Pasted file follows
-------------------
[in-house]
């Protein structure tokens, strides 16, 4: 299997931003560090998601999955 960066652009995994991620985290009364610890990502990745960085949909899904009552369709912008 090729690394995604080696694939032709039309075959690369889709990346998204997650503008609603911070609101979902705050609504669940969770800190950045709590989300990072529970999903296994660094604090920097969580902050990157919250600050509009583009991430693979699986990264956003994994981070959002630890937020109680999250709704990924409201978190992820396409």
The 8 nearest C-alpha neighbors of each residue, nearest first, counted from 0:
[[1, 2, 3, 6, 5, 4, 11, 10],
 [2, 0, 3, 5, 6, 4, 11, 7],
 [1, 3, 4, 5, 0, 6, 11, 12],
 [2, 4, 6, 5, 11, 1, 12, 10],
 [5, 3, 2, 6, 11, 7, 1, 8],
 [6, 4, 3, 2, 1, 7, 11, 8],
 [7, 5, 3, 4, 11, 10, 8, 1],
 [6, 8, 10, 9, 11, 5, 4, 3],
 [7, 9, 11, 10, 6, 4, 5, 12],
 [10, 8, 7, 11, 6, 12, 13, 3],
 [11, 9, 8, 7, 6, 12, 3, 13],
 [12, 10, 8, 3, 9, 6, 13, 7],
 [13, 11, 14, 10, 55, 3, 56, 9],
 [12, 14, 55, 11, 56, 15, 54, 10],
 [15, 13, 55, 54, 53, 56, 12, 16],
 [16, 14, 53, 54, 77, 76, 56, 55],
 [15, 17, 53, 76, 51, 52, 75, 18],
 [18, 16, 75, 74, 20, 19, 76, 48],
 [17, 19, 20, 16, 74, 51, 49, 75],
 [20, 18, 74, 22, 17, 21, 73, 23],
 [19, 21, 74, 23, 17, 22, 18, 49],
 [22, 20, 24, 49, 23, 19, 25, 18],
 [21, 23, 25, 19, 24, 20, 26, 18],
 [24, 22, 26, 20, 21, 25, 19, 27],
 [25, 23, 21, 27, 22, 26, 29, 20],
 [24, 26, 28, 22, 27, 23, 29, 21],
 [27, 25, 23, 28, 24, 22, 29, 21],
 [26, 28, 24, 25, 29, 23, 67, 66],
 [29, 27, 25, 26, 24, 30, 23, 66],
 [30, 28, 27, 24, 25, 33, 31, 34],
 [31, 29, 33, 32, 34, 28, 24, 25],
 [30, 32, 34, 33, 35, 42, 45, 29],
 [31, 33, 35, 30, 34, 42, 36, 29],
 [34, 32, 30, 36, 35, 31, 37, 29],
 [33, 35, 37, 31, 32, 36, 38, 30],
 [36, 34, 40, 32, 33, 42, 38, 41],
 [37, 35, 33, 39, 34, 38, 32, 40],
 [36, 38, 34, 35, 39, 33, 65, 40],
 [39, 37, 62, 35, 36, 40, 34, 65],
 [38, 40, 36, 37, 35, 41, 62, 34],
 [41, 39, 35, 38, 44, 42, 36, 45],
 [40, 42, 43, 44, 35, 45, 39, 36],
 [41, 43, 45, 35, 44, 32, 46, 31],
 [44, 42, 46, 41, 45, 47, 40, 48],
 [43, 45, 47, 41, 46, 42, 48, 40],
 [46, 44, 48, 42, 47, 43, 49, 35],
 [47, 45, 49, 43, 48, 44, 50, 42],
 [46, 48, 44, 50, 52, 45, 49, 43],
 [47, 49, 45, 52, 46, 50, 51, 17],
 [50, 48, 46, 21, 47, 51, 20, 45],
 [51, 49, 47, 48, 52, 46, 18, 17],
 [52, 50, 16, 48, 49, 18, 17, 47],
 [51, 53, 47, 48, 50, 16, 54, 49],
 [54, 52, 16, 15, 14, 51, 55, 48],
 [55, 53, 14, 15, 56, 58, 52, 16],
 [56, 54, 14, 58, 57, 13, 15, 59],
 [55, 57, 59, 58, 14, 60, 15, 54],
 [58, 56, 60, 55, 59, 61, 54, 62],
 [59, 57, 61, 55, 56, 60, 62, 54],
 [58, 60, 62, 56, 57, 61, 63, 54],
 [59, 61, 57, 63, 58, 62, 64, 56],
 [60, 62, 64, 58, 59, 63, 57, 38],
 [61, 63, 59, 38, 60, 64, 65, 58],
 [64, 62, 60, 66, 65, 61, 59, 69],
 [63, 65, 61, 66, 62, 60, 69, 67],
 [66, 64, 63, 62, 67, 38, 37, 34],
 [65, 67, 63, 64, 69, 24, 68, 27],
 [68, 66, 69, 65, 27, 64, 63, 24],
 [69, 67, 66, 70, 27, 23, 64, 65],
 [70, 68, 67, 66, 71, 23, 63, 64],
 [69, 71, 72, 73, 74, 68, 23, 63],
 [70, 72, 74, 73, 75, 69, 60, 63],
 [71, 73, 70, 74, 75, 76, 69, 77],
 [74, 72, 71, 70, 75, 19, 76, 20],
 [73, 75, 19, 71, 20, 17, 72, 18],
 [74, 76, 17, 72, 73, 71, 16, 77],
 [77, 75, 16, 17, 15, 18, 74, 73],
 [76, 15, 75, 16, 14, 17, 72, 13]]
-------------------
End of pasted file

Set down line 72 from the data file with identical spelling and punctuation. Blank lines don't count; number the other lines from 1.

 [69, 67, 66, 70, 27, 23, 64, 65],